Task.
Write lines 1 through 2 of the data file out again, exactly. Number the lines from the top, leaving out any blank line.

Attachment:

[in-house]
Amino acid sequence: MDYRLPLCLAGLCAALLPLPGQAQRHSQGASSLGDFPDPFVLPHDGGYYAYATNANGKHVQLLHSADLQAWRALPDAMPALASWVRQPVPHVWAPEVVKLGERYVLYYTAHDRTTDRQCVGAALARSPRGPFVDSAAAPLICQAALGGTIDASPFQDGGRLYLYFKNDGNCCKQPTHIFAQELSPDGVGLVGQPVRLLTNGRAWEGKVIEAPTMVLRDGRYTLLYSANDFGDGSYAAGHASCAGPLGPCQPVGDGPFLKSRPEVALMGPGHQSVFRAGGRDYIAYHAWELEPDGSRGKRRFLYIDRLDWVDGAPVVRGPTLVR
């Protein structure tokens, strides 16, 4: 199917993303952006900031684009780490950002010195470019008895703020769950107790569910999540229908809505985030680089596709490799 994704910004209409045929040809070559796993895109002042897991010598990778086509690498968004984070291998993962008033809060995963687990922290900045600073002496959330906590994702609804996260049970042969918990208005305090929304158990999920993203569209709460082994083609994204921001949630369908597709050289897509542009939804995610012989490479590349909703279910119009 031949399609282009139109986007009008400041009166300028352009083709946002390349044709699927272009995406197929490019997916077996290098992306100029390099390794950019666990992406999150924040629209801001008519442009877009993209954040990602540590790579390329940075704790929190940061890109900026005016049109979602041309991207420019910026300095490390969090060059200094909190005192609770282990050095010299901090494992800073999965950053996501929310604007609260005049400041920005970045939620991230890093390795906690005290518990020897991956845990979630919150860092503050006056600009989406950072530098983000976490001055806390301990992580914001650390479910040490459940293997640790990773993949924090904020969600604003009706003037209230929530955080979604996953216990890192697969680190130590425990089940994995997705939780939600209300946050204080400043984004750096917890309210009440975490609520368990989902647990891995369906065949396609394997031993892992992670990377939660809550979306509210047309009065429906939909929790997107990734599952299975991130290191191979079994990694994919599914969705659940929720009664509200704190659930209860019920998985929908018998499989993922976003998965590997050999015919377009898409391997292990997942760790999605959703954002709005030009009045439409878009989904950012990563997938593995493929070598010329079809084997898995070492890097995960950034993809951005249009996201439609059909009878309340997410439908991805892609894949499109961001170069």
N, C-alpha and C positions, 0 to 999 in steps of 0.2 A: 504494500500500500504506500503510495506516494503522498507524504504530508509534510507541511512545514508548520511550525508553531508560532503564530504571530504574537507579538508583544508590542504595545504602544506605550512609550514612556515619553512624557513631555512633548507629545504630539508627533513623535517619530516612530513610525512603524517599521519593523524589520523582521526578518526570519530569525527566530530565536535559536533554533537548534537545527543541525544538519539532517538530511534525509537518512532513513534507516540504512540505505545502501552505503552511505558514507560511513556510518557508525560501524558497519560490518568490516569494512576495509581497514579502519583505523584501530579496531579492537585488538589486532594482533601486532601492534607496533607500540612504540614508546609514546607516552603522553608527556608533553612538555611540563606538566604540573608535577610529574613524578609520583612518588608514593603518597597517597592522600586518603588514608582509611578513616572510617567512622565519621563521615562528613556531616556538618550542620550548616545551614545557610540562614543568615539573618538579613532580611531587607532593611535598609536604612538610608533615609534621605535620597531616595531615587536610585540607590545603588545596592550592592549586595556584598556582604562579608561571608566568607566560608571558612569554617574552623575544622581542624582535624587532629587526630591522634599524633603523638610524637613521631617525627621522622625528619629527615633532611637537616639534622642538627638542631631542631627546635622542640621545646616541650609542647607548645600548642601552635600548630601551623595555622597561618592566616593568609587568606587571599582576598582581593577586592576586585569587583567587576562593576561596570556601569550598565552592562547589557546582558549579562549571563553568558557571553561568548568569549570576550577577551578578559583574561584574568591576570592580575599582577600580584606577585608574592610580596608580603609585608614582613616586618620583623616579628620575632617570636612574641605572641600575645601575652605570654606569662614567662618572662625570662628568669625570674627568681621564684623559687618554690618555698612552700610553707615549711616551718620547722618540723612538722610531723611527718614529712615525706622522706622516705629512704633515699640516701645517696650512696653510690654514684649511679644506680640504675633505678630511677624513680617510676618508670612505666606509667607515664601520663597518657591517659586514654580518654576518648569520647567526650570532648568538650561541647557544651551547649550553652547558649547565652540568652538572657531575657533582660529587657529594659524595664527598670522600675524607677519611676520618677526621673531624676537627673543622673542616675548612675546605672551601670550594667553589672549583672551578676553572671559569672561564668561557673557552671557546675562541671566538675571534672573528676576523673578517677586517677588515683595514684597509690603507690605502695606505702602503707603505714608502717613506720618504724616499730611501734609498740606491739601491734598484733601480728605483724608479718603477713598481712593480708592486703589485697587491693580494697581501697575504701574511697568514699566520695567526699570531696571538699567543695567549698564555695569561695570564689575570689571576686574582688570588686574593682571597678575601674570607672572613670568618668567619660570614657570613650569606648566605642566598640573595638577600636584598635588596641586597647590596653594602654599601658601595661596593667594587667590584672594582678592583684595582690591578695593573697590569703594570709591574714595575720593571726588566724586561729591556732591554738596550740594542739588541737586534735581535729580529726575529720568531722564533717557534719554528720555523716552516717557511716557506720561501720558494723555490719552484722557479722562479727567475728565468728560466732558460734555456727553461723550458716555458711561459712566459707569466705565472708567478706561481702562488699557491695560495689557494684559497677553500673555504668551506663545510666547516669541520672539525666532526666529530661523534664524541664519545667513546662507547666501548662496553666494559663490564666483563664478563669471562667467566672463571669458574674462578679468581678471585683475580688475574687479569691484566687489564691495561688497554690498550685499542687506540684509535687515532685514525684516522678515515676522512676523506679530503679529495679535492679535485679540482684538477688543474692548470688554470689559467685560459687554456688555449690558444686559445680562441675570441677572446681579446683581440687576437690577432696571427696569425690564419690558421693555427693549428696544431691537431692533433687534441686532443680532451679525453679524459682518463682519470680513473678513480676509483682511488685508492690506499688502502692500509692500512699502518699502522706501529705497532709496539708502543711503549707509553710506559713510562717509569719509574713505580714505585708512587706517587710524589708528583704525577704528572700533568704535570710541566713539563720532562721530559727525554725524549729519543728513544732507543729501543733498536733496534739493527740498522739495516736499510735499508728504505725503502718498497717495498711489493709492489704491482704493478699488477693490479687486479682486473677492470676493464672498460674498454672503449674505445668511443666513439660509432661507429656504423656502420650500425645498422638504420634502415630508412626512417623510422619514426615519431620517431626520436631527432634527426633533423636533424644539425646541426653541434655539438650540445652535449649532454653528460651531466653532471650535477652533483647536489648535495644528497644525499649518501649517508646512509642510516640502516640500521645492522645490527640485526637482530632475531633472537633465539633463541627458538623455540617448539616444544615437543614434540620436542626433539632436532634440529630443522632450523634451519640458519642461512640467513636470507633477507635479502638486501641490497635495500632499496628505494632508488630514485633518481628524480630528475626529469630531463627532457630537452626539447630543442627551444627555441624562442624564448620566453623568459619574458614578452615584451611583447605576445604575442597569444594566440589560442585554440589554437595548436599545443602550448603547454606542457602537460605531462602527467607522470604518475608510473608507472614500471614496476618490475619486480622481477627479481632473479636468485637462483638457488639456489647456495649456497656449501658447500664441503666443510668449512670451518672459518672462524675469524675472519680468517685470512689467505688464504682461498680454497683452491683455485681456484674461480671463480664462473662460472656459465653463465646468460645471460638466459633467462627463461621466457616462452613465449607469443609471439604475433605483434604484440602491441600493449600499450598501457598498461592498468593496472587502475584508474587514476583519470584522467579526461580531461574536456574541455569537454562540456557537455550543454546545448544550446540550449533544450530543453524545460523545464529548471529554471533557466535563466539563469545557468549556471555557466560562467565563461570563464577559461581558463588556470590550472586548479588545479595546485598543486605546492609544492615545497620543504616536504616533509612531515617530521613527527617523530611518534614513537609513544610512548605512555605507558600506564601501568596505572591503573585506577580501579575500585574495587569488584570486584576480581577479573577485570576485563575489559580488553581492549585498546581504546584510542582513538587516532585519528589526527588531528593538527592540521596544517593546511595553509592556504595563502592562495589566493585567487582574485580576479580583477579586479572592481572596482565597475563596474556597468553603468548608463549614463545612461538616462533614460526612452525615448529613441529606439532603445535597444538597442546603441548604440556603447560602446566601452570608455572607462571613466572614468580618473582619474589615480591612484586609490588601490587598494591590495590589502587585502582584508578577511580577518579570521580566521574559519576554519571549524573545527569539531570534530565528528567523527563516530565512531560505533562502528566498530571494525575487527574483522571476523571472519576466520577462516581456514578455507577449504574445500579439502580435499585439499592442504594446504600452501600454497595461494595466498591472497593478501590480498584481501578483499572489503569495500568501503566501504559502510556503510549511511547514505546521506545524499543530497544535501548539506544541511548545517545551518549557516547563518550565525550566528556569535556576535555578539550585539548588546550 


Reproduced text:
[in-house]
Amino acid sequence: MDYRLPLCLAGLCAALLPLPGQAQRHSQGASSLGDFPDPFVLPHDGGYYAYATNANGKHVQLLHSADLQAWRALPDAMPALASWVRQPVPHVWAPEVVKLGERYVLYYTAHDRTTDRQCVGAALARSPRGPFVDSAAAPLICQAALGGTIDASPFQDGGRLYLYFKNDGNCCKQPTHIFAQELSPDGVGLVGQPVRLLTNGRAWEGKVIEAPTMVLRDGRYTLLYSANDFGDGSYAAGHASCAGPLGPCQPVGDGPFLKSRPEVALMGPGHQSVFRAGGRDYIAYHAWELEPDGSRGKRRFLYIDRLDWVDGAPVVRGPTLVR